Melanie Hall, 6th form specialist careers adviser & tutor, and ex-university lecturer and admissions tutor, explains why the mid-January UCAS deadlines are misleading and that early Autumn is the season in which to complete and send off your university application. It really is the early-bird applicants who get offered the best courses at the most prestigious universities…
Oh dear, it’s that time of year again, amber, bronze and gold strewn paths scrunch underfoot, the first damp chill fills the air and parents, teachers and tutors are nagging you about filling in your university (UCAS) application form. So annoying, the deadline is not until mid-January, so what’s the rush?
Well, the main deadline for ordinary courses may be January 25th 2020, but for many specialist courses the deadlines are earlier:
Musicians are the worst off – If you want to do a music performance degree course in a conservatoire (the best place to study music!) then your closing date is 5th October!
Then of course there are those who want to study at Oxford or Cambridge: the deadline for these universities is 15th October. But did you also know that if you want to apply to study Medicine, Veterinary Science, Dentistry, and some other specialist science courses the deadline is also 15thOctober!
Great, so you’re not doing any of these courses, you can relax now, right?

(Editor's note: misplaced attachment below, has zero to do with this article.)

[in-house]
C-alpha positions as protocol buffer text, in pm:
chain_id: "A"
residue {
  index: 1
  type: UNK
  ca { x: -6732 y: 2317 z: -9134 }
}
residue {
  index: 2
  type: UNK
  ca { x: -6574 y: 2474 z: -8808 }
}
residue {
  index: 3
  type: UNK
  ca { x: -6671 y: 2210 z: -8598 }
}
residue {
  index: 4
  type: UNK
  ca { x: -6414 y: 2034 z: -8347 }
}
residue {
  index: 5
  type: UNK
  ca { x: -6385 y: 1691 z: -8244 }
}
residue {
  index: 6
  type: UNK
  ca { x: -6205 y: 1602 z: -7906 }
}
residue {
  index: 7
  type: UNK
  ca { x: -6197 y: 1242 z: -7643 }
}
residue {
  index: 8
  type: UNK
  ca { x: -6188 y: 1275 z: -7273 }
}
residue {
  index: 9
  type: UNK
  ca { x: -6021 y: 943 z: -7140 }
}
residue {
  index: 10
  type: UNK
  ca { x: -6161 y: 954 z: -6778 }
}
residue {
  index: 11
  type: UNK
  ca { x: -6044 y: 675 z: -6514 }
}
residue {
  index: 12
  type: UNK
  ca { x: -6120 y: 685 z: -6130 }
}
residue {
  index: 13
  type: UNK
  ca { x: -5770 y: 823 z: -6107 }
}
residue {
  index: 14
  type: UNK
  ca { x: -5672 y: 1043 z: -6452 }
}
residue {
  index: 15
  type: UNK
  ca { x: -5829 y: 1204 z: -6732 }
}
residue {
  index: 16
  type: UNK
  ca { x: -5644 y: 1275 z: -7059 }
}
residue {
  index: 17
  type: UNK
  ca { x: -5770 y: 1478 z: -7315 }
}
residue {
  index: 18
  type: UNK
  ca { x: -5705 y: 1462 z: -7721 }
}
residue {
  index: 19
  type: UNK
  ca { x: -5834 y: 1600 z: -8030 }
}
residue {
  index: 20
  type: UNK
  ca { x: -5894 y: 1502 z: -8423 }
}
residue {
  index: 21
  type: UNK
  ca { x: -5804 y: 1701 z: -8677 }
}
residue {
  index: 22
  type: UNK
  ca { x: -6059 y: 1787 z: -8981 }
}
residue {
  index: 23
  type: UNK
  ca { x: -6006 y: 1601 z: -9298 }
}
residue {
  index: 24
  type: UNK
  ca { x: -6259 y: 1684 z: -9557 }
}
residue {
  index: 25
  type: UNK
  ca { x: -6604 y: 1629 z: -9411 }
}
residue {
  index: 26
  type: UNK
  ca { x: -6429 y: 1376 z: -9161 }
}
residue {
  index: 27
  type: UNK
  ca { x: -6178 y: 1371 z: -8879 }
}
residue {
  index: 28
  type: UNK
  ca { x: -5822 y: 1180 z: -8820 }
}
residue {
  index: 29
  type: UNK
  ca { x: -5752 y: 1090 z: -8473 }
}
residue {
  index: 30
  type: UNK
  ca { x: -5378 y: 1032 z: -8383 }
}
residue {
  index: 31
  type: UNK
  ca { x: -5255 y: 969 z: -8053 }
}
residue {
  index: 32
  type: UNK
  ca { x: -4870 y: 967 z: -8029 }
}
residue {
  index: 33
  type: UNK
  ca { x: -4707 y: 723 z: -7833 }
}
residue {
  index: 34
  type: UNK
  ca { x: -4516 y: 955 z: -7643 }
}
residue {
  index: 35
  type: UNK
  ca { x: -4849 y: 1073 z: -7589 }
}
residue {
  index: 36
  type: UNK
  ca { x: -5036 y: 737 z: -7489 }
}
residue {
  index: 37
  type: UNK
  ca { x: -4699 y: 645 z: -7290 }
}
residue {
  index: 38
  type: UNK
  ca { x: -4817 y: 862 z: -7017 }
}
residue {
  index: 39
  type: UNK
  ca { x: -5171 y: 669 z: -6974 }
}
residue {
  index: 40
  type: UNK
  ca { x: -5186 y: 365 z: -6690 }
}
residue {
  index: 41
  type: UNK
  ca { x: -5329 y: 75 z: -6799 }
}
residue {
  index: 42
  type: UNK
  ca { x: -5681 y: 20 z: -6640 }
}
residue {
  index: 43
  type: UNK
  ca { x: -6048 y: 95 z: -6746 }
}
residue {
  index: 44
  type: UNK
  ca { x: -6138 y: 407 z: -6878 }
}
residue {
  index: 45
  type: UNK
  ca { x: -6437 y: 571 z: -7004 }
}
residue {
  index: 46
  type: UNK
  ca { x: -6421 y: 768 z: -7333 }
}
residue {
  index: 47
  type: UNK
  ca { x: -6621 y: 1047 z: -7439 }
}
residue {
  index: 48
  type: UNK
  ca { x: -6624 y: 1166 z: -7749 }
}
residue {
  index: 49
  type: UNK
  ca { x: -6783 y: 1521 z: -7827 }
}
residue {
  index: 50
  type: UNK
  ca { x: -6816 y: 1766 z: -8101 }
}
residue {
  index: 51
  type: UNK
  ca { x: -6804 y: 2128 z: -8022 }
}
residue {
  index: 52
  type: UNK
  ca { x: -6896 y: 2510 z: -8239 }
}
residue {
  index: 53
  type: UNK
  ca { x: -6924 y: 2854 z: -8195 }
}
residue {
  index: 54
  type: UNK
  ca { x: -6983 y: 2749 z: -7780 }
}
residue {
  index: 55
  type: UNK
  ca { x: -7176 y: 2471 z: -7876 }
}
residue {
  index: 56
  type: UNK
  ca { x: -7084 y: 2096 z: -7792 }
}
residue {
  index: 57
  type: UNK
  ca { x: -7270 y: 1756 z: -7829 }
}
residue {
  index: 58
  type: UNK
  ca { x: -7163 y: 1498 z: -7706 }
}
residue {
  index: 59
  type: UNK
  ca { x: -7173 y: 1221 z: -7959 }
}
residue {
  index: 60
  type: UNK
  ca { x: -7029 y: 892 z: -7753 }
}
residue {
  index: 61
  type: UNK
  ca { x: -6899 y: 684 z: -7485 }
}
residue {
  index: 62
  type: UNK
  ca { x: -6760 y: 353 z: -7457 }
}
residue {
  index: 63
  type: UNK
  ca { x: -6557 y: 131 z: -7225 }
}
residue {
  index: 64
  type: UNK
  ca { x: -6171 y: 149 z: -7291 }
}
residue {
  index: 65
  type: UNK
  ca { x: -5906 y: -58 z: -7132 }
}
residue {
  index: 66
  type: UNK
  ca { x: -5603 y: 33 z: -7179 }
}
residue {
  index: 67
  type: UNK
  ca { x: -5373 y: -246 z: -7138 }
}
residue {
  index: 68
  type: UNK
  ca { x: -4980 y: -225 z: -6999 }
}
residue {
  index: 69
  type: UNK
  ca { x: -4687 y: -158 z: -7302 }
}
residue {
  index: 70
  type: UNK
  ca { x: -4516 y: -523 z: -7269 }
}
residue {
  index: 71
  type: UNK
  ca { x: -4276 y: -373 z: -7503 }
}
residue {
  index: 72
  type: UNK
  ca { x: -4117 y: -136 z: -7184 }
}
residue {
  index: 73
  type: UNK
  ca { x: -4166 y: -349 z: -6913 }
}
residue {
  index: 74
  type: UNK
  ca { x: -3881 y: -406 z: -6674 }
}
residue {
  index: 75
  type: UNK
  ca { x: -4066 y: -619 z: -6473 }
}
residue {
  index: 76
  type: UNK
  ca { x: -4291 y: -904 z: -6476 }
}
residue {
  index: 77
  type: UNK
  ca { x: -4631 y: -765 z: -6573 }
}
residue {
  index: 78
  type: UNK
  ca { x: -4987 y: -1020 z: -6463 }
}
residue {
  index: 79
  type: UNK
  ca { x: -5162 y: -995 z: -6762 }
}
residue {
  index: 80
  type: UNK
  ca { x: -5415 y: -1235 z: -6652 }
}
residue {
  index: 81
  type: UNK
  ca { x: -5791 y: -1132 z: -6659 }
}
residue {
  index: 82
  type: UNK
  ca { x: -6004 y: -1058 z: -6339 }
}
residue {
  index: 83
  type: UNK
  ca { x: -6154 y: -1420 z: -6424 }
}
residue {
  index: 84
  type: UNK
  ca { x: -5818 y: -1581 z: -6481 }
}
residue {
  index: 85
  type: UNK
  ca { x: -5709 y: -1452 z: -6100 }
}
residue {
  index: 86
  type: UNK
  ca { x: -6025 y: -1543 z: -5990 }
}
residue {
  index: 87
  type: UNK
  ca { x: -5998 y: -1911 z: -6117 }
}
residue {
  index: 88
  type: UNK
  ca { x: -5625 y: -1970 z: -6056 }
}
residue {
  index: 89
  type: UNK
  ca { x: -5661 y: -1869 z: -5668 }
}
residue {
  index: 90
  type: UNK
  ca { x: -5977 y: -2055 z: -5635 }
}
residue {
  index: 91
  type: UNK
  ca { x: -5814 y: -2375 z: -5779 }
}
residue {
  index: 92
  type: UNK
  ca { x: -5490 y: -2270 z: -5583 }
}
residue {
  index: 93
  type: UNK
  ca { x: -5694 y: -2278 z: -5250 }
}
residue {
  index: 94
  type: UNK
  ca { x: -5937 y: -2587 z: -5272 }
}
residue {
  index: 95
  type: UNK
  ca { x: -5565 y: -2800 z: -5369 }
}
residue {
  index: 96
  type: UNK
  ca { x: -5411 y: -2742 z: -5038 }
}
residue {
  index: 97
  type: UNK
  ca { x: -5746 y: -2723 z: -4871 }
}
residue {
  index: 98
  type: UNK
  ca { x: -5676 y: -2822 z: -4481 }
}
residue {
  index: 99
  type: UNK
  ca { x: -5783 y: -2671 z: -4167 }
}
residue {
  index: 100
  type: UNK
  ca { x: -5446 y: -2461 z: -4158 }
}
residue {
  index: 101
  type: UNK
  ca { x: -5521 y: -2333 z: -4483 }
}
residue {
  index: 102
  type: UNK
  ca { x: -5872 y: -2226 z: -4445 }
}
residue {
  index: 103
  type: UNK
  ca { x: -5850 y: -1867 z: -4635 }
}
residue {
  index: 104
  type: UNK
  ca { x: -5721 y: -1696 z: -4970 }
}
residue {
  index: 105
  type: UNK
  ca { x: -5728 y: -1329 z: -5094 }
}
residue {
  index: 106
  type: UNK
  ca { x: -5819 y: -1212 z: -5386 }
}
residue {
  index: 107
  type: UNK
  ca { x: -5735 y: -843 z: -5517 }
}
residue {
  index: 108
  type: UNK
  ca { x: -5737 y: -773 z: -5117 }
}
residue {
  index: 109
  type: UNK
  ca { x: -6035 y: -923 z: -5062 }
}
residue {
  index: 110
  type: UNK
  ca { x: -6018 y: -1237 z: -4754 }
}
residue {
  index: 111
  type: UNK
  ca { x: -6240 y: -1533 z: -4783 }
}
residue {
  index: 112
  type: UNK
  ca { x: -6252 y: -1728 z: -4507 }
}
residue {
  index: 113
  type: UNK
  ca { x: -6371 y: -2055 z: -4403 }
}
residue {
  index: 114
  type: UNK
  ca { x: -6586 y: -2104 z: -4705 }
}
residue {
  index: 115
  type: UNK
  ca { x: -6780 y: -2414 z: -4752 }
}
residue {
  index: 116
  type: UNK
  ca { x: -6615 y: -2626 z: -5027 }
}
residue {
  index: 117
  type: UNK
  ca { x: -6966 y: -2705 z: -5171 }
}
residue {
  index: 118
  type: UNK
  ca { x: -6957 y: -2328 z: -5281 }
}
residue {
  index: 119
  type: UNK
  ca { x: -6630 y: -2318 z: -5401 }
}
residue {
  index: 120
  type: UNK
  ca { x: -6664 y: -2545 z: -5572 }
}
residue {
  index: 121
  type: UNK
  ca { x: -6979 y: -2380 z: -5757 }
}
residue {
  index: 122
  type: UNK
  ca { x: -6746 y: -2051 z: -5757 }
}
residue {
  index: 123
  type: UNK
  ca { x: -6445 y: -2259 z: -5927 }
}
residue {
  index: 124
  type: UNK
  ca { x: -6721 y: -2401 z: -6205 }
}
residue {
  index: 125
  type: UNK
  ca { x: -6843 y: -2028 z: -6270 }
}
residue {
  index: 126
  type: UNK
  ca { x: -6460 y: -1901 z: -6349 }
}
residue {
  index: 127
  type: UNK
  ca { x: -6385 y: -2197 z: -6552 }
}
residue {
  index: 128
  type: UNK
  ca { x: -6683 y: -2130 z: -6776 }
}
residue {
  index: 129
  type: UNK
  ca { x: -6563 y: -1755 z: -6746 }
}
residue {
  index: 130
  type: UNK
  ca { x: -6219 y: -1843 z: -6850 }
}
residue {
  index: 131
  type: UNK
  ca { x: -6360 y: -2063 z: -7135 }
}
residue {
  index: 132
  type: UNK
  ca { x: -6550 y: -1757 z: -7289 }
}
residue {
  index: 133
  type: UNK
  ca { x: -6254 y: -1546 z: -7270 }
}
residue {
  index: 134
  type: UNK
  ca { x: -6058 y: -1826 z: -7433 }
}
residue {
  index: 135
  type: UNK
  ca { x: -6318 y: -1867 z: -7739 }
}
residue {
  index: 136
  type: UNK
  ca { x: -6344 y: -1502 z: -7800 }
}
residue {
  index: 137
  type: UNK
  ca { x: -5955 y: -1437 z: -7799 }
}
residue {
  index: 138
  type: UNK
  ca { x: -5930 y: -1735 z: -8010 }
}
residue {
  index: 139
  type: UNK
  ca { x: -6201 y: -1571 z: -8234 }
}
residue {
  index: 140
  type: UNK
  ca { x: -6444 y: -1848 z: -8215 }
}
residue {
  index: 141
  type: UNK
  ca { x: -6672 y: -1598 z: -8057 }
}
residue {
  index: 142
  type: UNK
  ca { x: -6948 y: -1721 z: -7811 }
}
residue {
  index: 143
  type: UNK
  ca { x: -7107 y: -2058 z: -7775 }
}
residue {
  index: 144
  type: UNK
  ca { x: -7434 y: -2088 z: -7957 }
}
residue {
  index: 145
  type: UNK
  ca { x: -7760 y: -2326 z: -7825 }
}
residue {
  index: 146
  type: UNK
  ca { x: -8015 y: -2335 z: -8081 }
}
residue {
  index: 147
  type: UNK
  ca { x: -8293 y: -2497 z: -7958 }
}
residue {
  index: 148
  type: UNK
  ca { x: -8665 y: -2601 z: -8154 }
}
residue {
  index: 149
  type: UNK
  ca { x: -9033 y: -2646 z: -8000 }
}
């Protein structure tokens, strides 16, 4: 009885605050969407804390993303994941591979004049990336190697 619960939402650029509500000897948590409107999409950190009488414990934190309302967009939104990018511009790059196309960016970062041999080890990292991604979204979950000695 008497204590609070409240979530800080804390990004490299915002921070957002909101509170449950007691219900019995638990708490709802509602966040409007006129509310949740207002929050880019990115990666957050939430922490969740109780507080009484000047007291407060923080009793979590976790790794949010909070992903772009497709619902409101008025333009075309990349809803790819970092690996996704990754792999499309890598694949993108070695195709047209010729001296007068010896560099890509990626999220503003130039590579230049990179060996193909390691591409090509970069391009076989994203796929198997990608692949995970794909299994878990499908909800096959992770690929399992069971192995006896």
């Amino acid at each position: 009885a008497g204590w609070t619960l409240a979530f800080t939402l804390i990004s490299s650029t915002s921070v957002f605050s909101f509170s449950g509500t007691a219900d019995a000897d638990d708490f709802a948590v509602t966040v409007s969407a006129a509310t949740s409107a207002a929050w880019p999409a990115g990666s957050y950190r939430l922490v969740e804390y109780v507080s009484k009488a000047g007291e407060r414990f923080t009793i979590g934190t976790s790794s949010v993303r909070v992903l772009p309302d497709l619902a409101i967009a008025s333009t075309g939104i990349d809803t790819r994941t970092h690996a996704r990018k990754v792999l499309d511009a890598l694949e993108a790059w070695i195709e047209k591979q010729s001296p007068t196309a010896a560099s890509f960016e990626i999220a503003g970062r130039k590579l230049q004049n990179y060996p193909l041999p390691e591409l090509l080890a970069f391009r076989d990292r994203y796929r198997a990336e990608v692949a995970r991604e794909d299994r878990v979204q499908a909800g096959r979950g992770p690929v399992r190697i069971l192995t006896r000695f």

Sadly, its not that simple! You have to factor in the “I’m only human” issue. A busy university admissions tutor could receive anything from 300 – 3,000 applications and will have to read them all, on top of their normal day’s work. If 20 forms turn up on my desk in October, when my teaching duties are lighter and I don’t yet have any course work to mark, I can put my feet up, have a cuppa and read the forms thoroughly. I might even start an unofficial list of the “good” applicants to whom I will offer a course place! If I get 1,000 forms in January when I am setting and marking exams and course work, I will have less time to read them carefully and I may have already filled my course with those early applications I had time to read properly. I am also predisposed to think that the early applicants may be more truly committed to my subject and course just because they did bother to get their form in early! I am only human after all!
If you are interested in a popular degree course, then it figures that you will need to compete for your place and get your form in early. Not sure what are the popular, most competitive degree courses? You can find out by using the Brian Heap book “Degree Course offers”, (there should be a copy of this in your sixth form careers section at school), but usually the popular courses are considered to be Physiotherapy, Medicine, Nursing (especially child nursing), Teaching (especially primary level and PE), Psychology, Law, Drama, English, Accountancy and many of the Art courses. Some other courses are also classed as competitive because there are few courses and not many places available on them, e.g. Police Studies, Paramedic Sciences, Optometry.
So best advice is to complete your UCAS form and send it in early, especially if you are applying for the popular, competitive degree courses where the admissions tutor is likely to be swamped with applications